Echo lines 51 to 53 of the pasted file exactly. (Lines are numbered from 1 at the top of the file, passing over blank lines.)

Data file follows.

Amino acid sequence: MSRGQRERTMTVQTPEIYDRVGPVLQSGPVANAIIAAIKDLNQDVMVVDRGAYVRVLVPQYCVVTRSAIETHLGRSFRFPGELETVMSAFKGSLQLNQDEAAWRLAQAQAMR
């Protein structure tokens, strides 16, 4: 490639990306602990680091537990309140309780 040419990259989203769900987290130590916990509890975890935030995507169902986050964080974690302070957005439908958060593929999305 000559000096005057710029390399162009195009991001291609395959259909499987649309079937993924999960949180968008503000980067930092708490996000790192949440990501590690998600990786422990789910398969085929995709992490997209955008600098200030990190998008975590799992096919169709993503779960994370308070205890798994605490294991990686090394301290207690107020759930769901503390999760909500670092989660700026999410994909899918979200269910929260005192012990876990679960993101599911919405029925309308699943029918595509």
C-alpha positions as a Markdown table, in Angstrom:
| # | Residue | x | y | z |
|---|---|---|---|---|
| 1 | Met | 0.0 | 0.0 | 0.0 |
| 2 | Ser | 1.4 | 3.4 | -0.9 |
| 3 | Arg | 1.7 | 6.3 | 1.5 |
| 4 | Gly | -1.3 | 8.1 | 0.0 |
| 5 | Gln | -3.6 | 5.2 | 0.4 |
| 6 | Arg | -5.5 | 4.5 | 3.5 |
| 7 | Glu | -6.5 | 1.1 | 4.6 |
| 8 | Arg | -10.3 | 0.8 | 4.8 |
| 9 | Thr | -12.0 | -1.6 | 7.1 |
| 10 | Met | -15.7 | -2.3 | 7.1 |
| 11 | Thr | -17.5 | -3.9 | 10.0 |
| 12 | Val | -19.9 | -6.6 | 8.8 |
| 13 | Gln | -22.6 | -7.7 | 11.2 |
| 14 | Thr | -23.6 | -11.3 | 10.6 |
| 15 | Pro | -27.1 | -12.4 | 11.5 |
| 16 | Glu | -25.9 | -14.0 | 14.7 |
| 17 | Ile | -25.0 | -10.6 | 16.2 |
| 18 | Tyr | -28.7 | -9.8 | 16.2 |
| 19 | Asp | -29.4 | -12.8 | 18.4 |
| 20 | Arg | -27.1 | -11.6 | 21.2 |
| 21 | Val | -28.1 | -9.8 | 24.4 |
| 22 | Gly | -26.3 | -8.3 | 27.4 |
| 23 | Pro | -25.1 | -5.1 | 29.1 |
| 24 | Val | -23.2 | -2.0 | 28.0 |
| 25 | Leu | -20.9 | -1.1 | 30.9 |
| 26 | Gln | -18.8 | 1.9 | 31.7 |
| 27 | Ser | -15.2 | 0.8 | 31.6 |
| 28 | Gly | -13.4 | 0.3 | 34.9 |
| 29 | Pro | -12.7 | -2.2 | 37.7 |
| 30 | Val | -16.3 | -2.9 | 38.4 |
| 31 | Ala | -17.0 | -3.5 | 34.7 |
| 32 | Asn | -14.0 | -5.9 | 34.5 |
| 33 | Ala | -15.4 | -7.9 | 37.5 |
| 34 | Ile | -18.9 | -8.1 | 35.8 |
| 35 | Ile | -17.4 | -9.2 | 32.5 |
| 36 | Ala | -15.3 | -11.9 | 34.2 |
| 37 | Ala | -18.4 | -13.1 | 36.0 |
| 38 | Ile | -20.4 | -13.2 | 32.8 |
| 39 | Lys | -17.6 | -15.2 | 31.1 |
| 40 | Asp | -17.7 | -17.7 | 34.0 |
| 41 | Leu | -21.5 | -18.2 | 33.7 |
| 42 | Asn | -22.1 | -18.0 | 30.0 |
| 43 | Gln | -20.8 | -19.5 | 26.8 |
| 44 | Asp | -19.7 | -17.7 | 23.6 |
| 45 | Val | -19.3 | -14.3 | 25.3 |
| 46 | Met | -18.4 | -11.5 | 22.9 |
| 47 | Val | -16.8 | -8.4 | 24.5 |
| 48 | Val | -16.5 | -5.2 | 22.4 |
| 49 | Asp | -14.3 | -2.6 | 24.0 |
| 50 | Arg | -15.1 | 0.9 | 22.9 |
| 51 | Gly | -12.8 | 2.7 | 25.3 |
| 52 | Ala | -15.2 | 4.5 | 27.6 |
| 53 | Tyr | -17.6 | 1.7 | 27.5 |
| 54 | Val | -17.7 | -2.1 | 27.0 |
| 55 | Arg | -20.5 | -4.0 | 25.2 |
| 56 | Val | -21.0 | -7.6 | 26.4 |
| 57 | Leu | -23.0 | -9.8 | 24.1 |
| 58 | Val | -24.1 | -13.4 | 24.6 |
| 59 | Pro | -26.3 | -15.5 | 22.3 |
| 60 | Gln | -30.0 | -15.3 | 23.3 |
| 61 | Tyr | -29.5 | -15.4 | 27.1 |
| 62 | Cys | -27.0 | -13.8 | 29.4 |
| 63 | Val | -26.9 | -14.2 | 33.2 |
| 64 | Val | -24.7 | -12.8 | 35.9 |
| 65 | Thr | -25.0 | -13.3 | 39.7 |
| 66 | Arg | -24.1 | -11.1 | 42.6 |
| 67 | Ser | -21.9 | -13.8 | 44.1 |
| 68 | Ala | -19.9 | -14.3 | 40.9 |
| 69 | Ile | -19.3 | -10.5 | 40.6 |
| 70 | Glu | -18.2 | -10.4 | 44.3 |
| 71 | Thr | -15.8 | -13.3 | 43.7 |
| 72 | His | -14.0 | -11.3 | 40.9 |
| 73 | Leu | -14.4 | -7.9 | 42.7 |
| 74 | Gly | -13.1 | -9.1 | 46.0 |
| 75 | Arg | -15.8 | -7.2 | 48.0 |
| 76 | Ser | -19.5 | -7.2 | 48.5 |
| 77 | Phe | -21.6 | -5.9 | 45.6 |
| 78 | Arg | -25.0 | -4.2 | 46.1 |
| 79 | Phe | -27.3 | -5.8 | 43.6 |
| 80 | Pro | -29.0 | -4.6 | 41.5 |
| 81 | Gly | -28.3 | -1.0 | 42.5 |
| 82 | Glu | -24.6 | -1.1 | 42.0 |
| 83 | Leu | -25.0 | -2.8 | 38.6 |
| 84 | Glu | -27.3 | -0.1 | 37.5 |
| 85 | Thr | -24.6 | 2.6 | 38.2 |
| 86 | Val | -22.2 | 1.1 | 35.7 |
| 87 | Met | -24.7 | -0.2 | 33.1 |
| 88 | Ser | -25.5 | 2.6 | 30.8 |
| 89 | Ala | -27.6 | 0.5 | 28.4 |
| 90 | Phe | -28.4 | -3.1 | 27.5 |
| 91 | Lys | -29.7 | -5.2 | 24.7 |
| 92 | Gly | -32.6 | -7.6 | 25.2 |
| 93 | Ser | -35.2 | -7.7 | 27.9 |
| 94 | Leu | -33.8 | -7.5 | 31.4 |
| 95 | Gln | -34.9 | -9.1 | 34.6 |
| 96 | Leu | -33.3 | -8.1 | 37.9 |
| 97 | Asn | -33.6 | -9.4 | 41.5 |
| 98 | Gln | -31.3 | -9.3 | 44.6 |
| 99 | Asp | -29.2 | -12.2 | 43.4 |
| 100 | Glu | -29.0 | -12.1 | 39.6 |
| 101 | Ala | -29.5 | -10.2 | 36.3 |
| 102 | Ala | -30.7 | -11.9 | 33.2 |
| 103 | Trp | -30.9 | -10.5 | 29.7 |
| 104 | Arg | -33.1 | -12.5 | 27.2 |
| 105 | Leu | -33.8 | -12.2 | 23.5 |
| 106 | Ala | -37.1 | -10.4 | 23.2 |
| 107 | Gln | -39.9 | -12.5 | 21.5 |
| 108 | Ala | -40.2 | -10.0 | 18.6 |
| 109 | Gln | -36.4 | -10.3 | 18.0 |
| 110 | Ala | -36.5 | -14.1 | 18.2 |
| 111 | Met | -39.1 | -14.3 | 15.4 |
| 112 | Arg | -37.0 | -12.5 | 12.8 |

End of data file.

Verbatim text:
| 46 | Met | -18.4 | -11.5 | 22.9 |
| 47 | Val | -16.8 | -8.4 | 24.5 |
| 48 | Val | -16.5 | -5.2 | 22.4 |